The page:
Rugby authorities want to implement the use of smart mouthguards to help protect players against head injuries, World Rugby said on Monday.
World Rugby will use the “smart mouth guard technology” to make independent field-side doctors aware of possible concussions.
The data provided will then be used by the doctors when a player is assessed for head injuries to determine whether or not a player who is suspected of having suffered a concussion can return to the field of play.
The alerts sent to the medics through the mouthguards during play will show if a player has “experienced a high level of acceleration” that could lead to an injury.
“The latest scientific research and expert opinion tells us one thing: Reduce the impact that players experience on their heads at all levels of the game,” said World Rugby’s medical chief, dr. Eanna Falvey, said.
“Advances in smart mouthguard technology mean that elite players will be better looked after than ever before.”
World Rugby said it is investing €2m in the technology, which will be used for the first time in the upcoming WXV elite women’s rugby tournament in New Zealand, which starts later this month.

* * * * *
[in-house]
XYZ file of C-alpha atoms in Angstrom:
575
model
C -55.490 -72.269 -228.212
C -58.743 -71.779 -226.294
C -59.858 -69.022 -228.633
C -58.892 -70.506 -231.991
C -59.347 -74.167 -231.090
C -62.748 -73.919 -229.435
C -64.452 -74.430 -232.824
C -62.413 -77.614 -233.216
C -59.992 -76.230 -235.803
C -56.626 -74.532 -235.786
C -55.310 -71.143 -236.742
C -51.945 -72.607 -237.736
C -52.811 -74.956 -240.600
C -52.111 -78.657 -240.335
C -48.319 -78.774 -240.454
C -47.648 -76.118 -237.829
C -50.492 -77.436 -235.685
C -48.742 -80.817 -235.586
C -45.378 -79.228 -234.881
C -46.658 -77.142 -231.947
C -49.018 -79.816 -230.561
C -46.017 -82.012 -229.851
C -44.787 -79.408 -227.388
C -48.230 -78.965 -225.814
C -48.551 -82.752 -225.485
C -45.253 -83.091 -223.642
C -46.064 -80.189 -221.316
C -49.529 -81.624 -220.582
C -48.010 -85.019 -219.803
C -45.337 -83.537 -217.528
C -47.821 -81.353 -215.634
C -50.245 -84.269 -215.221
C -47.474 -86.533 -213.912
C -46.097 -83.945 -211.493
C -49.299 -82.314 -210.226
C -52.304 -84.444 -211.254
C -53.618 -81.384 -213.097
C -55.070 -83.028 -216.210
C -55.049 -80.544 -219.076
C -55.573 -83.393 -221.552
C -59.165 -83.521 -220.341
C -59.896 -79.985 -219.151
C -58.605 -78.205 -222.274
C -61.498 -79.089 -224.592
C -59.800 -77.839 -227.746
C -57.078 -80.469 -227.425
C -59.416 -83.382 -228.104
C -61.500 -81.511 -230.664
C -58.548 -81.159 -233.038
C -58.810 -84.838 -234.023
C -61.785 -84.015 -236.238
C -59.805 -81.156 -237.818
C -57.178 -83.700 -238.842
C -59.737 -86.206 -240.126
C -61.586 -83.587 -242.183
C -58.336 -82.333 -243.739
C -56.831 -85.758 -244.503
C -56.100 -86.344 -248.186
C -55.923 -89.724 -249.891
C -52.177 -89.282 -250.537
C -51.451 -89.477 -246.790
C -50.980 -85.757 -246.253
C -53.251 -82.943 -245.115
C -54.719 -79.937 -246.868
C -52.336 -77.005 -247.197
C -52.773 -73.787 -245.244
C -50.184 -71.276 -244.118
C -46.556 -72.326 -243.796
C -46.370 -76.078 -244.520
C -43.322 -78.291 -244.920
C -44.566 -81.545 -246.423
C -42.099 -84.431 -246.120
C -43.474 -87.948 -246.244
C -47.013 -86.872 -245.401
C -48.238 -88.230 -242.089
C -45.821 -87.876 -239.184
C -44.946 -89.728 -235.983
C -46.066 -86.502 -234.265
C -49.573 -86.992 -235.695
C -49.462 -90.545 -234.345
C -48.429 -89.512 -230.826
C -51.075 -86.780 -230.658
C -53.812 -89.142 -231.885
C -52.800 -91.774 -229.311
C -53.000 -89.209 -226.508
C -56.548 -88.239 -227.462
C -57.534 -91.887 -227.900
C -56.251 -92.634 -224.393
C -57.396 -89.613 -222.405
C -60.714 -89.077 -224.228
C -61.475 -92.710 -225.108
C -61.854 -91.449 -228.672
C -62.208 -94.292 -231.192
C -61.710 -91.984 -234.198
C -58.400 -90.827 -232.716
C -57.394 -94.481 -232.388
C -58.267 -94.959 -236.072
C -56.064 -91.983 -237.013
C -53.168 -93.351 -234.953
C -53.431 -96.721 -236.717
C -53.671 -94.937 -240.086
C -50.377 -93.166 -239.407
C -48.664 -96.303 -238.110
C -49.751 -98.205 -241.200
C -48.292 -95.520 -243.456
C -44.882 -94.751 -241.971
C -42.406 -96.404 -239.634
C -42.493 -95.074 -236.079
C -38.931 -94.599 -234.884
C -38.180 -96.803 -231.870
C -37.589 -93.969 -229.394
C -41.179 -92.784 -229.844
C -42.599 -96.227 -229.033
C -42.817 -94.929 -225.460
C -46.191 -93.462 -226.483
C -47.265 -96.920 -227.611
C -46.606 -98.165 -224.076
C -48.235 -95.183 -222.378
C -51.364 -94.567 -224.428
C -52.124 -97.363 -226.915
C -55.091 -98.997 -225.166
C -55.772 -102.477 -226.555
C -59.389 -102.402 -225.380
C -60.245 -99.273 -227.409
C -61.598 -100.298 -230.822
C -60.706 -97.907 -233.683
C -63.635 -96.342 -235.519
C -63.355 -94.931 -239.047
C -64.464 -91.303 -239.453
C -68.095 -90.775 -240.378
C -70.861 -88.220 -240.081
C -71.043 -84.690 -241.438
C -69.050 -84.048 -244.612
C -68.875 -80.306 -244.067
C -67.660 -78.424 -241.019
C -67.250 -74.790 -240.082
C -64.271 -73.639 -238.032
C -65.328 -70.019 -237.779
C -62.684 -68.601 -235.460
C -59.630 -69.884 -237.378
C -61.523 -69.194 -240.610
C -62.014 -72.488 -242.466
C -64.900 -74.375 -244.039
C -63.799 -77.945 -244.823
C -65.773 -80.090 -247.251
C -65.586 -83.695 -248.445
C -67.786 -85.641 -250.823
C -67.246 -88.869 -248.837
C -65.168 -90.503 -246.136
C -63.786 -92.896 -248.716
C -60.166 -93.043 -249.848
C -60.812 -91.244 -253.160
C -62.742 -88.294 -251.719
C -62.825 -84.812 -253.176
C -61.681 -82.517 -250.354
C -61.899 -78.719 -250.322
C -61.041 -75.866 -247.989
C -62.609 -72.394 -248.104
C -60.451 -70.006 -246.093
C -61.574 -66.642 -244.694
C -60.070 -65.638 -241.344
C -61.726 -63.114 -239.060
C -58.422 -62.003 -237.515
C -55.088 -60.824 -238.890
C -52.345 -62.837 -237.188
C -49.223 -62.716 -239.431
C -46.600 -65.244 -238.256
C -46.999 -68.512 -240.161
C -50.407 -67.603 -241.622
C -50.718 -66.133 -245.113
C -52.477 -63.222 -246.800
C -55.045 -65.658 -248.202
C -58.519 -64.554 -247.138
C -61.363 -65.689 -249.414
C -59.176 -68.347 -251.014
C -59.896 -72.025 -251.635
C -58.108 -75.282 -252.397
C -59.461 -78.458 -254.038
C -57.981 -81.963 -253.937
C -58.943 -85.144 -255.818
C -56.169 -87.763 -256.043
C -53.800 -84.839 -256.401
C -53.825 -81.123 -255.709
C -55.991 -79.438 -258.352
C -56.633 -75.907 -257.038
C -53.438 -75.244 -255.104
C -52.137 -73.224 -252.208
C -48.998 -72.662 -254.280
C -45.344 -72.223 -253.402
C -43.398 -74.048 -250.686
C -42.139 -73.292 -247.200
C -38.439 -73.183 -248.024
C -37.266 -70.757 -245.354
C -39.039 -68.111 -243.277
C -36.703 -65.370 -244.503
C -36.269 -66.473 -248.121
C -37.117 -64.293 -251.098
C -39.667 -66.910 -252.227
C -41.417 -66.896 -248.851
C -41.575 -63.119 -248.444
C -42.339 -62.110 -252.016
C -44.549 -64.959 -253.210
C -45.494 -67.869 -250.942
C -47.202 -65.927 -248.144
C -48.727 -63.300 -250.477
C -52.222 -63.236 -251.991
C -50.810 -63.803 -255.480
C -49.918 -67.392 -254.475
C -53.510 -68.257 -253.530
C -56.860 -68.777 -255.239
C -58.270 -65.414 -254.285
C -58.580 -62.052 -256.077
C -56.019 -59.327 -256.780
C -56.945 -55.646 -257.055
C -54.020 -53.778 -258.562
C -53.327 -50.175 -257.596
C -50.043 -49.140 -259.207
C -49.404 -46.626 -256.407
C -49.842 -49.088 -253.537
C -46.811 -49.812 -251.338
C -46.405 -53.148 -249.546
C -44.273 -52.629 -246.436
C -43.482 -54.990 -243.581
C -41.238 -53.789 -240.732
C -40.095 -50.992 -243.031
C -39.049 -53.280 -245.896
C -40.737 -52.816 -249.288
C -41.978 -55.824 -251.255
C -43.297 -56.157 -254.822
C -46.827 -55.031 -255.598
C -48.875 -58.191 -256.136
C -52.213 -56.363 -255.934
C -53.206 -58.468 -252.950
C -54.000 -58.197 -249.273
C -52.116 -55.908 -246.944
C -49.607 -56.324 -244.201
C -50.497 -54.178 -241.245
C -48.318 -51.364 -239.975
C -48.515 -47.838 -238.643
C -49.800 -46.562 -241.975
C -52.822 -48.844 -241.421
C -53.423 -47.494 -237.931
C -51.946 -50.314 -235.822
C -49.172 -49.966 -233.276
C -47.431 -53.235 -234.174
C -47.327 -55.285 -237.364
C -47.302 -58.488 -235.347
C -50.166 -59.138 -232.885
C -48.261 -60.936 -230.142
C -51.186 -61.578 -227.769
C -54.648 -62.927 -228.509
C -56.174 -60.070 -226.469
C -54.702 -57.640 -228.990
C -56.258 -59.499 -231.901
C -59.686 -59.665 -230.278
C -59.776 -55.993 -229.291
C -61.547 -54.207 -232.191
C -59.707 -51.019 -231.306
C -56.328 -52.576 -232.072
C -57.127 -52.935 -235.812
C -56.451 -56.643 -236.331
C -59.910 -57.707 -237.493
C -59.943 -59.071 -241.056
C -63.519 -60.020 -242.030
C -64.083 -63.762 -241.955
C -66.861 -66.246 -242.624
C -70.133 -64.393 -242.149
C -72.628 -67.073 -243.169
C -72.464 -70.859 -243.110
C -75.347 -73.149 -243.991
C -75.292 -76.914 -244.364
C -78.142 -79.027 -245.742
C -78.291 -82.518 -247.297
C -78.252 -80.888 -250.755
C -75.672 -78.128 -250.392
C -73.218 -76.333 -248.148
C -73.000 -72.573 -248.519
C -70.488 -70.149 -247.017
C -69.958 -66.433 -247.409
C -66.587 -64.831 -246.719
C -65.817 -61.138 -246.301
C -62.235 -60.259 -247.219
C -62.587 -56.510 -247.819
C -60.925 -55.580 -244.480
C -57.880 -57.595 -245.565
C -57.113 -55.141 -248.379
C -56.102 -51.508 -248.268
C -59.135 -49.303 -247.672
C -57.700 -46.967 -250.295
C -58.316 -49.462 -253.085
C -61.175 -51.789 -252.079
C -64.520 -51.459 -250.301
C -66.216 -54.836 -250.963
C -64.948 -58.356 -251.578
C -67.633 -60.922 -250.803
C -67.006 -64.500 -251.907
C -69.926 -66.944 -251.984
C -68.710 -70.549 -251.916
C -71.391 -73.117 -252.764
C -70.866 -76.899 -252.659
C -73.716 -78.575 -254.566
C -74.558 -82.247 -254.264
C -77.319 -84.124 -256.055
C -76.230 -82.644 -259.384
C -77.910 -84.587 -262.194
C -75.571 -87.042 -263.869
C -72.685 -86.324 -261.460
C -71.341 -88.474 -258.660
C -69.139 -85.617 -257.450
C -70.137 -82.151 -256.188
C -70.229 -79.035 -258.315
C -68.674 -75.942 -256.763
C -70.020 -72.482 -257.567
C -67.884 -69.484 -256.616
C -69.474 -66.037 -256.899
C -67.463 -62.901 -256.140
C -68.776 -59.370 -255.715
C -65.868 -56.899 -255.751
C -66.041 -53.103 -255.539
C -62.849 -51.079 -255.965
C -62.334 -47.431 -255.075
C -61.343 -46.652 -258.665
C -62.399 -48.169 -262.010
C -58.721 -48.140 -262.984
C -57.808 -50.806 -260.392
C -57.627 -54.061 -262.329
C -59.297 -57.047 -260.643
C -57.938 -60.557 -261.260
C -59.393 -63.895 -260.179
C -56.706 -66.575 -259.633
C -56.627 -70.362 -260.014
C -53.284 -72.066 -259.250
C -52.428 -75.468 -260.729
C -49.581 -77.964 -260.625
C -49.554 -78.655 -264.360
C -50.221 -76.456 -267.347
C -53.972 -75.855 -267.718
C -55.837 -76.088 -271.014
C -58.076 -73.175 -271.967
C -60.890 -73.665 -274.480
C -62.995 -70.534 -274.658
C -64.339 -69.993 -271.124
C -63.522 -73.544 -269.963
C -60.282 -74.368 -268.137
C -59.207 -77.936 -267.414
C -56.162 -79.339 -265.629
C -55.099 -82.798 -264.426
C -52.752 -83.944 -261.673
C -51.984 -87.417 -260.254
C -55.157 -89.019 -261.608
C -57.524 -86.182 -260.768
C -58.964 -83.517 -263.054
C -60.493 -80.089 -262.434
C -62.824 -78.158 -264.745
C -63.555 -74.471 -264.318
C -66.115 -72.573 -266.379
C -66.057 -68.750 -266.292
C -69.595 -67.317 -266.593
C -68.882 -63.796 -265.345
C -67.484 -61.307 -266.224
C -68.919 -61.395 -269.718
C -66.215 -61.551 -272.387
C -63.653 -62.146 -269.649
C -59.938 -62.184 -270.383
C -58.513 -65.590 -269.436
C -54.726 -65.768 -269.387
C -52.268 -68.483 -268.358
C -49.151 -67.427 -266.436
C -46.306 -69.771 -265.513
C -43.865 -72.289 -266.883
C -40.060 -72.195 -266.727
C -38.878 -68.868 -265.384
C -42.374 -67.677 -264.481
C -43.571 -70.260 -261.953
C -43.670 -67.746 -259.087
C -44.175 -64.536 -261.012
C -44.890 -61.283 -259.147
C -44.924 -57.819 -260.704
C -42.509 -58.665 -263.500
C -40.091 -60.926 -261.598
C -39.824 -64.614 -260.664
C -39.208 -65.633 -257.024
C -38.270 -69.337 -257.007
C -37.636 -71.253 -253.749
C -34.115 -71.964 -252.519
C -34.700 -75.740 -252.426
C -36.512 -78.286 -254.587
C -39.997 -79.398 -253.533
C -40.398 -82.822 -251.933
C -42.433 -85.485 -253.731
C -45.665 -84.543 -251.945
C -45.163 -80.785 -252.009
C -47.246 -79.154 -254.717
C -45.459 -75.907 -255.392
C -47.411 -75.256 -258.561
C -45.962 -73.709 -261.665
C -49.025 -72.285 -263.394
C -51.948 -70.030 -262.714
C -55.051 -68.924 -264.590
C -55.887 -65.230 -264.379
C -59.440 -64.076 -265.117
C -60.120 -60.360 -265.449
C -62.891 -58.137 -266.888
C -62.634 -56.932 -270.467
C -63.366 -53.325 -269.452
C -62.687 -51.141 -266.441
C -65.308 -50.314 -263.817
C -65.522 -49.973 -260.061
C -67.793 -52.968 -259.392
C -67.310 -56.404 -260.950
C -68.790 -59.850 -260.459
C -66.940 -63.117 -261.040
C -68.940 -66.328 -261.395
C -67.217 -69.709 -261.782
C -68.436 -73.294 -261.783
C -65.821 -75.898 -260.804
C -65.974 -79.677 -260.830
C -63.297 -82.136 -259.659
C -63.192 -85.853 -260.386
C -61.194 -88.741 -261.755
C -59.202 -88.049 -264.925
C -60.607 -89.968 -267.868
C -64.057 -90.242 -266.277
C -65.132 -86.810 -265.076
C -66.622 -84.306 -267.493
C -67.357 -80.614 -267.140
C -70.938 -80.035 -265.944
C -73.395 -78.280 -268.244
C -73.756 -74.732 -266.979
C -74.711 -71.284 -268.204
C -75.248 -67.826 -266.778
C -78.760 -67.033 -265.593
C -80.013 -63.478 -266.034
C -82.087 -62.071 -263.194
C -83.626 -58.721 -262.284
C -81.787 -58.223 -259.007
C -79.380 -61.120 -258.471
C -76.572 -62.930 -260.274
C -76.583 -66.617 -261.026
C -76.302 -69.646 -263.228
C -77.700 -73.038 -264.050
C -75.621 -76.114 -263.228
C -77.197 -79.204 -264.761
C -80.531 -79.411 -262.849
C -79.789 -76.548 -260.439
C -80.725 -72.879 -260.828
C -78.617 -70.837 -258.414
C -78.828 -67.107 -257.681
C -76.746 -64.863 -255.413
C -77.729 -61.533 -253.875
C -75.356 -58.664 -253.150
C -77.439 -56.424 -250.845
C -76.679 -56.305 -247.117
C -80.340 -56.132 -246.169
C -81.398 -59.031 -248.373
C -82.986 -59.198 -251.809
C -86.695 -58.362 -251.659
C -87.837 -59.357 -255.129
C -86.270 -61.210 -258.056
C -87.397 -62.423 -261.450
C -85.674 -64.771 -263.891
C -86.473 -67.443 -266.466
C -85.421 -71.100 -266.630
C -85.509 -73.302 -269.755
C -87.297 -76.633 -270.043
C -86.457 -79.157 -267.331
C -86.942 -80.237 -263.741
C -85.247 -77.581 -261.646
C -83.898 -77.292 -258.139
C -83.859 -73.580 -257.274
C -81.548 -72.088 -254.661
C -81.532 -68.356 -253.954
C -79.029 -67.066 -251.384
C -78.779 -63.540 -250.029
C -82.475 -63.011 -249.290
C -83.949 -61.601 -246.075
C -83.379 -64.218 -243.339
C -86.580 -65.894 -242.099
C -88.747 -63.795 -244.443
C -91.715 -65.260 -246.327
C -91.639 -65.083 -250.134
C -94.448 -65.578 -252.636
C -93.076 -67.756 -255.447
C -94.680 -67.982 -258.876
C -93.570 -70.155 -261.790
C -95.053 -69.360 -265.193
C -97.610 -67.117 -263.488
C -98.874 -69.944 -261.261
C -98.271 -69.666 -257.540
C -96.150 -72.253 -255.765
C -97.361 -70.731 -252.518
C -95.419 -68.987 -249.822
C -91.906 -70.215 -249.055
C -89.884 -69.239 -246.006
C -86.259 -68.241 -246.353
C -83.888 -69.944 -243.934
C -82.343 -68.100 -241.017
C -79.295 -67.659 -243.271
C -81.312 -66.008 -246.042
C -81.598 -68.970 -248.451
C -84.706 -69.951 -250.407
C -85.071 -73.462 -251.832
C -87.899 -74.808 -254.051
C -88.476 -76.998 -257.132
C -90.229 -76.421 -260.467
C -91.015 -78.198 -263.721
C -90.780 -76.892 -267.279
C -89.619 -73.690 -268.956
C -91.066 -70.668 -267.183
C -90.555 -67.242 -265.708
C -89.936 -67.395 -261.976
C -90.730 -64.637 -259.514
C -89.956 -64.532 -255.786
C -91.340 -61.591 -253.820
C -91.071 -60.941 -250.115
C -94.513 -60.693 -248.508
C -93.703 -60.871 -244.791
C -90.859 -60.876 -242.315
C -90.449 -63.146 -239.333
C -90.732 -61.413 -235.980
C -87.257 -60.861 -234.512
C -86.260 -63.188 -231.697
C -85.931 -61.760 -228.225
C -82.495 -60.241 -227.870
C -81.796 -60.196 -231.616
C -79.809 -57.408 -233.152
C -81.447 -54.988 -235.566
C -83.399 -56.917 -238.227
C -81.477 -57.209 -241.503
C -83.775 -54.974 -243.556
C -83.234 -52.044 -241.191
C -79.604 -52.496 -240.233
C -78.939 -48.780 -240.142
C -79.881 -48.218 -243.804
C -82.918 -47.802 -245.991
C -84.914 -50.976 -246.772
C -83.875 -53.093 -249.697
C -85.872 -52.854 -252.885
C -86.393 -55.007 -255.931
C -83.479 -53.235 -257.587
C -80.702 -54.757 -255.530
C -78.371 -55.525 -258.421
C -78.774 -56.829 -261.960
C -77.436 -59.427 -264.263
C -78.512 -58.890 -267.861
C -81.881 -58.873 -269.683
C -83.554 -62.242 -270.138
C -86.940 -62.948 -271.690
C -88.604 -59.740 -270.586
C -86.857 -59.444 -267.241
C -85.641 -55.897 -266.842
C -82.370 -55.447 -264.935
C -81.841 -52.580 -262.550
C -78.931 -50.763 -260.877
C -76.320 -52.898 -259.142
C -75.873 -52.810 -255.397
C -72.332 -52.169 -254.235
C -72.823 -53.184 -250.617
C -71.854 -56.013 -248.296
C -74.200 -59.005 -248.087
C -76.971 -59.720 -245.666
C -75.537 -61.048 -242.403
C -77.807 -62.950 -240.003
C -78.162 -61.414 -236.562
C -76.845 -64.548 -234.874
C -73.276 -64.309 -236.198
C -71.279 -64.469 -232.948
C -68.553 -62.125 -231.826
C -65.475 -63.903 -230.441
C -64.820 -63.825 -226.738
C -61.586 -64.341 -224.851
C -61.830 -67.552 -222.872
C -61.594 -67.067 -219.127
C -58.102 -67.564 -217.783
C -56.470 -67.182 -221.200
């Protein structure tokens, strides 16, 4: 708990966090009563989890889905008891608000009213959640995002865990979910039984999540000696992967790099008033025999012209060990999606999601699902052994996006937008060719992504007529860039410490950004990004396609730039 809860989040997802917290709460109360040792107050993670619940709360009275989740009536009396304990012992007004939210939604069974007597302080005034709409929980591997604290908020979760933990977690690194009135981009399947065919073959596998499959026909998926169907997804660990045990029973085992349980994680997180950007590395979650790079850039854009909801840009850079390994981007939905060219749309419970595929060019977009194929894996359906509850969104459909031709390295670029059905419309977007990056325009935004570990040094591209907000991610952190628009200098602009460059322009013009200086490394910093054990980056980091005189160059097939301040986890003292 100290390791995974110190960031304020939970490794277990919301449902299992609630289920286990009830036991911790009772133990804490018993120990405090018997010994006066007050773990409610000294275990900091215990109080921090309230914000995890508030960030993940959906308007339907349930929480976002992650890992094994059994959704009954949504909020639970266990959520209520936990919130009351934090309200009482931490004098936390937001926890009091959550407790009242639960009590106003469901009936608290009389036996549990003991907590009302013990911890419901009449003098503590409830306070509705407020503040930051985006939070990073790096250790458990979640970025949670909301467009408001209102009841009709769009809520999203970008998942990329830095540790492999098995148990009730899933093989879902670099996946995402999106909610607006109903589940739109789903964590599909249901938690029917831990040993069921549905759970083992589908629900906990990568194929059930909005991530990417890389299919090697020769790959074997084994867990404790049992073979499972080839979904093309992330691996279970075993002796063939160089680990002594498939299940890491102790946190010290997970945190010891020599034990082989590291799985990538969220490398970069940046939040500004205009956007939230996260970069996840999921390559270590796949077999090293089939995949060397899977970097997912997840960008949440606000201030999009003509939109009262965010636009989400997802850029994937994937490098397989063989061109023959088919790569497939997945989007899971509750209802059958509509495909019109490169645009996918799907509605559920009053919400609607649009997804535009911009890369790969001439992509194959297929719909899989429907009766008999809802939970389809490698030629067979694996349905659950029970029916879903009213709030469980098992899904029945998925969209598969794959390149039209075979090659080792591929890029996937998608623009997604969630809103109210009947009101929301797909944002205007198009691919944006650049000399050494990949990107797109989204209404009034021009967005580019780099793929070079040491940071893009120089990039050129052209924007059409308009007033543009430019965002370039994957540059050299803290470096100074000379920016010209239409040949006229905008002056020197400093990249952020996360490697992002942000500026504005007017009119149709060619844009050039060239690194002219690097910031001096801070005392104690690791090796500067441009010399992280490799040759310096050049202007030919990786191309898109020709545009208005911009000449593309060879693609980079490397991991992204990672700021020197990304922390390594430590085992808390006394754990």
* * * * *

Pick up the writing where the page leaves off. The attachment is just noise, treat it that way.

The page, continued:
Elite players will be required to wear smart mouth guards during practice as well as matches.
The governing body also recommends the use of the mouthguard at all levels of the game worldwide and increases the return-to-play protocols to three weeks.
A group of more than 200 former rugby players, mostly professionals, have lodged a claim against World Rugby and the governing bodies of England and Wales.
They allege that the governing bodies failed to take reasonable steps to protect players from possible head injuries caused by repetitive impacts.
Steve Thompson, a World Cup winner with England in 2003, is one of the former players who brought the case.
Thompson has previously spoken publicly about ailments he developed after his rugby career.